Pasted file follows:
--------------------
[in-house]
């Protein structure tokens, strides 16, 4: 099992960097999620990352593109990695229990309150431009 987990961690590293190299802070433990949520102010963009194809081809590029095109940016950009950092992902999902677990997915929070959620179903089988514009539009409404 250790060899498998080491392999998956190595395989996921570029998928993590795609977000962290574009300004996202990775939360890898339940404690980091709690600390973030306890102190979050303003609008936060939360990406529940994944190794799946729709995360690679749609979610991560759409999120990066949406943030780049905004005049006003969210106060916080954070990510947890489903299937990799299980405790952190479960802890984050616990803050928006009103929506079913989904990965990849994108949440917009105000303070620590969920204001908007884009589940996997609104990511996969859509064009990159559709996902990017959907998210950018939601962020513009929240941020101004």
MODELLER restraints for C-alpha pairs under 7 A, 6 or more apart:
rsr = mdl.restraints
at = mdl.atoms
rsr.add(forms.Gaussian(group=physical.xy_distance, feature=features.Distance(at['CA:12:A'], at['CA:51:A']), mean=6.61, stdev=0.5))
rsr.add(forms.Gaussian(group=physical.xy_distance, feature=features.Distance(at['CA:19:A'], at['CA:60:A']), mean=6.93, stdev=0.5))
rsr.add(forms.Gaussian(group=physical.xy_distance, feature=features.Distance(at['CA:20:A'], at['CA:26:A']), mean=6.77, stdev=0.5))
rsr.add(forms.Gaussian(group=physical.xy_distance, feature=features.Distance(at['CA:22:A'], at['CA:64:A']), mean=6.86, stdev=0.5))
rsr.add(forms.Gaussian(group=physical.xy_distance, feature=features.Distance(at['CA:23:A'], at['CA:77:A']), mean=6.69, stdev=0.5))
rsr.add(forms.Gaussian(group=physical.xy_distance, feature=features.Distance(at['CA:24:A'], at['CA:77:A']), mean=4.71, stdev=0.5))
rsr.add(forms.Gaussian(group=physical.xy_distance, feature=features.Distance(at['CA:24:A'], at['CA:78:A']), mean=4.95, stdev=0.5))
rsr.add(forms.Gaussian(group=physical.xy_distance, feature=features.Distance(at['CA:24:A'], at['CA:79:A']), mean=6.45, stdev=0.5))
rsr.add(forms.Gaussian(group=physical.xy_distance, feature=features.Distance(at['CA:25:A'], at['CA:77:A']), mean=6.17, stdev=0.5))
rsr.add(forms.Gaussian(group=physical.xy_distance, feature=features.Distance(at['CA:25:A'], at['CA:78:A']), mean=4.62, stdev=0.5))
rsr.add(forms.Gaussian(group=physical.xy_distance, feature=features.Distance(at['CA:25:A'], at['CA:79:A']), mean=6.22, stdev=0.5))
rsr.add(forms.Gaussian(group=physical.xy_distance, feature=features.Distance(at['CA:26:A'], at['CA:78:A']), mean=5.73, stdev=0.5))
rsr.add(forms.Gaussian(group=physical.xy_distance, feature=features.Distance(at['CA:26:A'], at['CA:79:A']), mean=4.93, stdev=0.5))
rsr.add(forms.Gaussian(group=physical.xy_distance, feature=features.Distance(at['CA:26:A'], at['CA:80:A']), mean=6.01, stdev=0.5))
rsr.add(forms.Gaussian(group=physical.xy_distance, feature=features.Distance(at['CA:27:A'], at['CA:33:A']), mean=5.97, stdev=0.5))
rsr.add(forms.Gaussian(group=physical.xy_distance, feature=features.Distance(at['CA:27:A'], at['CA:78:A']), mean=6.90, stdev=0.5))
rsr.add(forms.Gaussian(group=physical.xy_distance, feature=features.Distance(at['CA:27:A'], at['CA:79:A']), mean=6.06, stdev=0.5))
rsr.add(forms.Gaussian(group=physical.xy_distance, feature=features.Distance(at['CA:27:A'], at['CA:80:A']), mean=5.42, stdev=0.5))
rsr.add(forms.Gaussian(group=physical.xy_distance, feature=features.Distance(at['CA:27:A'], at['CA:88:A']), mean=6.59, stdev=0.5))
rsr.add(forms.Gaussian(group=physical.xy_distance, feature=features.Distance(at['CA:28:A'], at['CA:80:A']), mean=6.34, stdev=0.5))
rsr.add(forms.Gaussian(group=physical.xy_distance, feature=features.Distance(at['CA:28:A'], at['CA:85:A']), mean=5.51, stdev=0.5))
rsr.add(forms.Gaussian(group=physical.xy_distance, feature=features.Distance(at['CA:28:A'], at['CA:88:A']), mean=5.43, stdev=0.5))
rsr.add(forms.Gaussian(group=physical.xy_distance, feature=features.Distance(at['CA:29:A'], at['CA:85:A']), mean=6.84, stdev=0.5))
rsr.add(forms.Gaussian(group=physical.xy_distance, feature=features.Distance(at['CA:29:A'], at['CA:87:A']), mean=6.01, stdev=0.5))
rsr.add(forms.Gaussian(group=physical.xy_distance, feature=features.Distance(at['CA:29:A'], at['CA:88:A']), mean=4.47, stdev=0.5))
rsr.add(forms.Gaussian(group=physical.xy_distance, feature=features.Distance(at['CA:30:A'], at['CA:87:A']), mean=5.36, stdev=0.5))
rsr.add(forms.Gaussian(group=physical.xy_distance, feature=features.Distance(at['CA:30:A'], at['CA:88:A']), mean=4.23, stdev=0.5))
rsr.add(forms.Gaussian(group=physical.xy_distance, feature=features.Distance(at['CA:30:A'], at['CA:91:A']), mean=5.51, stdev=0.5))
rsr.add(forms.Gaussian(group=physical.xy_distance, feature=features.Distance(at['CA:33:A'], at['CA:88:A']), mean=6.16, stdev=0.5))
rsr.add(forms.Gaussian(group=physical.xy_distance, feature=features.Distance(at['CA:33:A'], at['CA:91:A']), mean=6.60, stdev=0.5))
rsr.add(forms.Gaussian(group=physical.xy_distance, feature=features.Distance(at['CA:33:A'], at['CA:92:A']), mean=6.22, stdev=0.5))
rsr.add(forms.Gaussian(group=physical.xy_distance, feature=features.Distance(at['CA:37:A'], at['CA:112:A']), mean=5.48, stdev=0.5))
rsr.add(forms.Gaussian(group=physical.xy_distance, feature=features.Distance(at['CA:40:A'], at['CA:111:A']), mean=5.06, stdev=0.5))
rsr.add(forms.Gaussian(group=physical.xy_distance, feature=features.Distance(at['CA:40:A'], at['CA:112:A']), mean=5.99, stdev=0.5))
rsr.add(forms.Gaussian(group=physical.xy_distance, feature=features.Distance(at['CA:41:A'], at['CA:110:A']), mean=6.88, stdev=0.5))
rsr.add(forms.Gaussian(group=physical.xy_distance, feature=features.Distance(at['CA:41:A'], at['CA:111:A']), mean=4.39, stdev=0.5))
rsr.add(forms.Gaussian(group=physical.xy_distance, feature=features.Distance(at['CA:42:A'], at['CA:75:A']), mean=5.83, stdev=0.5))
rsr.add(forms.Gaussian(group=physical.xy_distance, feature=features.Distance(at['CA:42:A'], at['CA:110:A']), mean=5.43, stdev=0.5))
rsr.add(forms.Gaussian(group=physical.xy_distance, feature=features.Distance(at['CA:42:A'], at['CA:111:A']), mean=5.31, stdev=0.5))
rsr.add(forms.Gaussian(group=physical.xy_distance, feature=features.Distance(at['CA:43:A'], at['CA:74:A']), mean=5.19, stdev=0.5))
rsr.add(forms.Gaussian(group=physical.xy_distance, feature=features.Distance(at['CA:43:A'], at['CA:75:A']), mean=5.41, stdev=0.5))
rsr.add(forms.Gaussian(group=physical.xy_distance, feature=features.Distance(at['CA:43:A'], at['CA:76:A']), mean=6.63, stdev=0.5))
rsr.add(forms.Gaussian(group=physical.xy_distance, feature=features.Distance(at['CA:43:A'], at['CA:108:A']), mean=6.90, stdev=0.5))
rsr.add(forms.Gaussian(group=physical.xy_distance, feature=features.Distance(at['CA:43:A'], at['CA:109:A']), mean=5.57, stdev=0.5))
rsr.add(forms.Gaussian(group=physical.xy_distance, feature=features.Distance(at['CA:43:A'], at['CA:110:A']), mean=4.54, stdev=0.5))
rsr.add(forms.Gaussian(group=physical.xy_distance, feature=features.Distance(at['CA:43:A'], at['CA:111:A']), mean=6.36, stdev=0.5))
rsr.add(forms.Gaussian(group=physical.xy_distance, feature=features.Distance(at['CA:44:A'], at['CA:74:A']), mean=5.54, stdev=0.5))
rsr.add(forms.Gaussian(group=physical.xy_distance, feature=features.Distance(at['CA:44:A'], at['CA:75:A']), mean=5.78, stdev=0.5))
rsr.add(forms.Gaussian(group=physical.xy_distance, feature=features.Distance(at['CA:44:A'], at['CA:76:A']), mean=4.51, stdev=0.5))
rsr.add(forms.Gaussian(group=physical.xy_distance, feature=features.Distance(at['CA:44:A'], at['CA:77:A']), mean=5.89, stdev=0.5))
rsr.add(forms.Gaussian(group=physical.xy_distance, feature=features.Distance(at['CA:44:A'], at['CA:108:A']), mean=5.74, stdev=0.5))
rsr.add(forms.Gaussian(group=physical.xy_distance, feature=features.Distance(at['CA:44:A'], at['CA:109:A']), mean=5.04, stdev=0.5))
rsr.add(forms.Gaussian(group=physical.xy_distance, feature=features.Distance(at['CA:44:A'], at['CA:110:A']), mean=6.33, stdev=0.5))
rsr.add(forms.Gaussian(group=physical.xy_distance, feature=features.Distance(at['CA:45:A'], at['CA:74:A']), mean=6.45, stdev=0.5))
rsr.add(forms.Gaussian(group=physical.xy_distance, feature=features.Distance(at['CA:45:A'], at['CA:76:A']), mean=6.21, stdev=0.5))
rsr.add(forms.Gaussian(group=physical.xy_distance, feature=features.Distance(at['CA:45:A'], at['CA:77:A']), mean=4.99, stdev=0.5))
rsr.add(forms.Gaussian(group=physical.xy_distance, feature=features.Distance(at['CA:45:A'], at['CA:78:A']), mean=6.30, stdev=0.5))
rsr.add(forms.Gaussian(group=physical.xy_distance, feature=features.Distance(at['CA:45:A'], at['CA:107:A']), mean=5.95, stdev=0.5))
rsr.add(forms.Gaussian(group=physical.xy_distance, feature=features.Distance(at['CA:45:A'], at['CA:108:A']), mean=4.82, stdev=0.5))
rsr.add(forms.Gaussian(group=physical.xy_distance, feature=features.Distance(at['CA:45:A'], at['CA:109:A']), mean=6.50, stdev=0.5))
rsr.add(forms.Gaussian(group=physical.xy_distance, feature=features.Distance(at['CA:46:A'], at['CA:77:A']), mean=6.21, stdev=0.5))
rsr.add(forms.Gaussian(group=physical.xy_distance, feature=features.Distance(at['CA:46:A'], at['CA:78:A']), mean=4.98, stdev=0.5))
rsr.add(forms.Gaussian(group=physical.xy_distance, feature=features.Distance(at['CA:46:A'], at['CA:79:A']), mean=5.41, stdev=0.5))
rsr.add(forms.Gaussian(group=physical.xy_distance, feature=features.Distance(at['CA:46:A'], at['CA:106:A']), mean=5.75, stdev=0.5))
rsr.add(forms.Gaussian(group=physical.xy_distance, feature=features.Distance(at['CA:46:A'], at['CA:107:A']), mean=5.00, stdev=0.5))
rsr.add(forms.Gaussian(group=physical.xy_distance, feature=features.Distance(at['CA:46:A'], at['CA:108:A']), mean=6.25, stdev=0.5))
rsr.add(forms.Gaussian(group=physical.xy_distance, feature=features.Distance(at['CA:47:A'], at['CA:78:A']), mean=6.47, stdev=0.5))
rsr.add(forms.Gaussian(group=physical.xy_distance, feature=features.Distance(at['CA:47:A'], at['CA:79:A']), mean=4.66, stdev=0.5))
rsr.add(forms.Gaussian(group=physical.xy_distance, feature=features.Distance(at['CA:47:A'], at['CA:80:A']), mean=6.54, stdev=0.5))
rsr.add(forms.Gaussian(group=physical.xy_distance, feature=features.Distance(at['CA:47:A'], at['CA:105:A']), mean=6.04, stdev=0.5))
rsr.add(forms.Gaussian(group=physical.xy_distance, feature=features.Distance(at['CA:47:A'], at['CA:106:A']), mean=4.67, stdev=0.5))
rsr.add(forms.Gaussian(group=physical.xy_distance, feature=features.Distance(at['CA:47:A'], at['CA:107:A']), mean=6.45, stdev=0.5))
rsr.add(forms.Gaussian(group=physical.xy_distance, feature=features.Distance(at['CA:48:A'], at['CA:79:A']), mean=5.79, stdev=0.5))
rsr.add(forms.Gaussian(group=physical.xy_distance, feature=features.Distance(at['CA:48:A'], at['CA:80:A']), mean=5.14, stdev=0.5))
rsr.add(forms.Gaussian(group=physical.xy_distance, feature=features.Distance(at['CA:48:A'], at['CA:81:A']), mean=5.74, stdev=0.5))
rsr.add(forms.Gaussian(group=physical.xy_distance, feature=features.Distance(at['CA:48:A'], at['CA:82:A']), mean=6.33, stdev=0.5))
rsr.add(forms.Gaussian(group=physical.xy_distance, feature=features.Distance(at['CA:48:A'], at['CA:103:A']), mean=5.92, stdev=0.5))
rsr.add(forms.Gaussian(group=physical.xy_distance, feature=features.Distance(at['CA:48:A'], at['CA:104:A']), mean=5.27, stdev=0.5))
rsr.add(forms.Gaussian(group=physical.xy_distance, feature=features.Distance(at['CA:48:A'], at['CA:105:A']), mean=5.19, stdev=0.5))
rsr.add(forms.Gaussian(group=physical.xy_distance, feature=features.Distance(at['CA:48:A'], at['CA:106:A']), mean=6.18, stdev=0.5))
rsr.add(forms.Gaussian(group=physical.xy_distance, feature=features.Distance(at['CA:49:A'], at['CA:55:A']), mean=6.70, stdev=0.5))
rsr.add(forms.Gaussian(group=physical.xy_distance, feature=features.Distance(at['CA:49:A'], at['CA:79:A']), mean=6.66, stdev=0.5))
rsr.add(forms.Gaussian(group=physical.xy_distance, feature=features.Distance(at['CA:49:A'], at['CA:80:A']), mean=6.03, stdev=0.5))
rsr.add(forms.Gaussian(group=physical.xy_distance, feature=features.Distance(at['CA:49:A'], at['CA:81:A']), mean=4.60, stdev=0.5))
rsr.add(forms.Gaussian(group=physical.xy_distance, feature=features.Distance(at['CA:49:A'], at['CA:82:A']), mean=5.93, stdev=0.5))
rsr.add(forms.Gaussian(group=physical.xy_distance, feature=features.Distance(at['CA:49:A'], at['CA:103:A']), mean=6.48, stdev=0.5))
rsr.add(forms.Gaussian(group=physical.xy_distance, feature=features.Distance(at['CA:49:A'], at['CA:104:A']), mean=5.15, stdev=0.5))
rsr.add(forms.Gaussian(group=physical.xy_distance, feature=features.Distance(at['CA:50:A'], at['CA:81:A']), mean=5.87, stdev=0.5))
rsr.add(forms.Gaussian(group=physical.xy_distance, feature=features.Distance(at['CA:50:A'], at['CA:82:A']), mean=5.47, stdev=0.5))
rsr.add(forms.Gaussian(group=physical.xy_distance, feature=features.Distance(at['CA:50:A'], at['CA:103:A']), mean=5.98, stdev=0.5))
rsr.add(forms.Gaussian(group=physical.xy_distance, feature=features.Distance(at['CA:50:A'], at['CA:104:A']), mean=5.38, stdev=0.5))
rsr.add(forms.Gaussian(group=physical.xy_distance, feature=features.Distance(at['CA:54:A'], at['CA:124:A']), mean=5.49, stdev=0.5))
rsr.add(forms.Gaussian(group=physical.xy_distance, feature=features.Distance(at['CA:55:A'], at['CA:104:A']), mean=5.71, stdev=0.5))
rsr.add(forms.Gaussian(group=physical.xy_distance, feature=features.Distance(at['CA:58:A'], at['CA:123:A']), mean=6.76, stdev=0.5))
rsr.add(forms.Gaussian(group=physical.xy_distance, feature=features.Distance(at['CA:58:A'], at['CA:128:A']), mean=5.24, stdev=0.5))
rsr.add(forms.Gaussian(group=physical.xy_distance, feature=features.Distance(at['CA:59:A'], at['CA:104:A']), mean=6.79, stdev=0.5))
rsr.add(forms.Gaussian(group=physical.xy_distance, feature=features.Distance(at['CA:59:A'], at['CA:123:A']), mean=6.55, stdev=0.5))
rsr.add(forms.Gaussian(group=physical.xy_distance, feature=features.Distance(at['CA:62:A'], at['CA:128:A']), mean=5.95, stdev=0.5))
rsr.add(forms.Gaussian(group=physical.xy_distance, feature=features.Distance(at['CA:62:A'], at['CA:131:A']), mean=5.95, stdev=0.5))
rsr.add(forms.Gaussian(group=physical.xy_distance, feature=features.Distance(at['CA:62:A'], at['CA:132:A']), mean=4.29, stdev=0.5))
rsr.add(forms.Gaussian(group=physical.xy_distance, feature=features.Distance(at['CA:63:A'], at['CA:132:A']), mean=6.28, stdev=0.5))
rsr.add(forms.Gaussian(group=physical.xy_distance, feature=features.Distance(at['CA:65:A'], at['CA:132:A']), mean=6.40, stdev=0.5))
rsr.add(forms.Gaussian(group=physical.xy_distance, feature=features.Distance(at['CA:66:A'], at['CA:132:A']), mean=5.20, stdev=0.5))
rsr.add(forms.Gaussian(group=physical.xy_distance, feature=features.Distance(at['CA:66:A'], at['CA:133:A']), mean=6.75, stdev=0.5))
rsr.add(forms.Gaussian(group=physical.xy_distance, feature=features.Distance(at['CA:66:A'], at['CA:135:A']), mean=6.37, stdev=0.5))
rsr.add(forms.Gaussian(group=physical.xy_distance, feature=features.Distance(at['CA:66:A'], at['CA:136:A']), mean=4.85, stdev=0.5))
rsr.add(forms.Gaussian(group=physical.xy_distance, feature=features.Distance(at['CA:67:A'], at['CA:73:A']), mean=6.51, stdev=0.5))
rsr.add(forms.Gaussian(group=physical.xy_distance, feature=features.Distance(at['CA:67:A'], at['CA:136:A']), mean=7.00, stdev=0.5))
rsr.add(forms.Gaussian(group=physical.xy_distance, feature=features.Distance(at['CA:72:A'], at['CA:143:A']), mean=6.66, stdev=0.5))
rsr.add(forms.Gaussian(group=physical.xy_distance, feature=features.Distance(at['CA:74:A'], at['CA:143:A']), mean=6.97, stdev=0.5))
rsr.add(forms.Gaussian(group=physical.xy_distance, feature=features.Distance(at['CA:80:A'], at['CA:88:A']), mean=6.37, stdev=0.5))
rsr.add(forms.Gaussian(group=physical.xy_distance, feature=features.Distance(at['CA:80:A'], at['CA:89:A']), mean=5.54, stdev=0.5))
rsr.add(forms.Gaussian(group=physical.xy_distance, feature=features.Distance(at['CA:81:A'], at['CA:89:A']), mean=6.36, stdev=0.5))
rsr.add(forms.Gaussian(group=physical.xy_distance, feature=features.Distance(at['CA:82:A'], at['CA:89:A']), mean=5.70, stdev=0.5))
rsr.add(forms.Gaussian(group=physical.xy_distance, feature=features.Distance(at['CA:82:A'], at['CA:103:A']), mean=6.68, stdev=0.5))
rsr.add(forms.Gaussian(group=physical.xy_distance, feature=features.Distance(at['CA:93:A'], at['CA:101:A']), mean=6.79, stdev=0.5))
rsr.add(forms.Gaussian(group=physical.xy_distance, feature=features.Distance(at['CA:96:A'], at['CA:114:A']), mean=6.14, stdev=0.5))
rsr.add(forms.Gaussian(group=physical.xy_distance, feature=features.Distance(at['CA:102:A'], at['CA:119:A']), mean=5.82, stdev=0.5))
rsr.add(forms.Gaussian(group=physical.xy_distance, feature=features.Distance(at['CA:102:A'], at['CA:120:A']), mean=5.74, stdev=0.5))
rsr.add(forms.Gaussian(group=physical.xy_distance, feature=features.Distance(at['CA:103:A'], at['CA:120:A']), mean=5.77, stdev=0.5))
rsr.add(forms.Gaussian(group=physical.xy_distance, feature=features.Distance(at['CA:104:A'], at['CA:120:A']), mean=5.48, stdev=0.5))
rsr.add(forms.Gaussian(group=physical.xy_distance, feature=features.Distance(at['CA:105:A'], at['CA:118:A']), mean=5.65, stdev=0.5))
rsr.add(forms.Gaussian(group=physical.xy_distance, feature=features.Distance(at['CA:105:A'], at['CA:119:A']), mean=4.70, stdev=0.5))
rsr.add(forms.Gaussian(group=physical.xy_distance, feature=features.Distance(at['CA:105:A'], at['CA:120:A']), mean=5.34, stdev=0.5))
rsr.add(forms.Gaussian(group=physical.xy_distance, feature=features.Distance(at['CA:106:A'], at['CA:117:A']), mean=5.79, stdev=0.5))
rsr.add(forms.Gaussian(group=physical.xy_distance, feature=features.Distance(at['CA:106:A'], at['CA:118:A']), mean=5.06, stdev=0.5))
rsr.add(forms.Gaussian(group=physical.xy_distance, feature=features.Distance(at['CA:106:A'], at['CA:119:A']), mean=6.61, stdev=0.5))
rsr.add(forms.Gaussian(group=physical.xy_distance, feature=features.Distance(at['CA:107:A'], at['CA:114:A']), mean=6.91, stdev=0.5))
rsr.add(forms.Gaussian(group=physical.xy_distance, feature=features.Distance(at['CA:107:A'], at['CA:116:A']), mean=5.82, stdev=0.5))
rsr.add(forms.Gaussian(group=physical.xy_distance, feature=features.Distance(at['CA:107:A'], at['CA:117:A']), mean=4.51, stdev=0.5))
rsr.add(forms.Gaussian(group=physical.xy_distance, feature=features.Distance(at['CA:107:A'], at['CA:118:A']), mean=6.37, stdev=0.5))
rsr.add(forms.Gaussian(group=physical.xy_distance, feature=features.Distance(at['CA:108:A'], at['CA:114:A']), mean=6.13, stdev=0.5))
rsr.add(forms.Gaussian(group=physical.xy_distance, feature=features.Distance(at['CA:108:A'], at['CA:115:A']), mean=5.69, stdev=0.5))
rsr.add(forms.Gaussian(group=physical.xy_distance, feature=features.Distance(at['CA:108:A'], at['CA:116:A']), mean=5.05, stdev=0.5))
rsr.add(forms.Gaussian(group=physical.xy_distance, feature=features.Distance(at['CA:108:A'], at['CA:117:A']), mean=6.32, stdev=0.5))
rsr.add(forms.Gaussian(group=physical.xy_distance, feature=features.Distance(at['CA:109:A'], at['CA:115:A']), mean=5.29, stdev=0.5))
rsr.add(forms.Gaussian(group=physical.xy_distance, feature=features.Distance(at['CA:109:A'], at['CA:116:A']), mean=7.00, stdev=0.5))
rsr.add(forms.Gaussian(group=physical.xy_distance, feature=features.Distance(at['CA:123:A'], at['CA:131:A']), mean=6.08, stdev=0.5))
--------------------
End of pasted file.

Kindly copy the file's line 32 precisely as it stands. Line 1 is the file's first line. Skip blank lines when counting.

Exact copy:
rsr.add(forms.Gaussian(group=physical.xy_distance, feature=features.Distance(at['CA:30:A'], at['CA:88:A']), mean=4.23, stdev=0.5))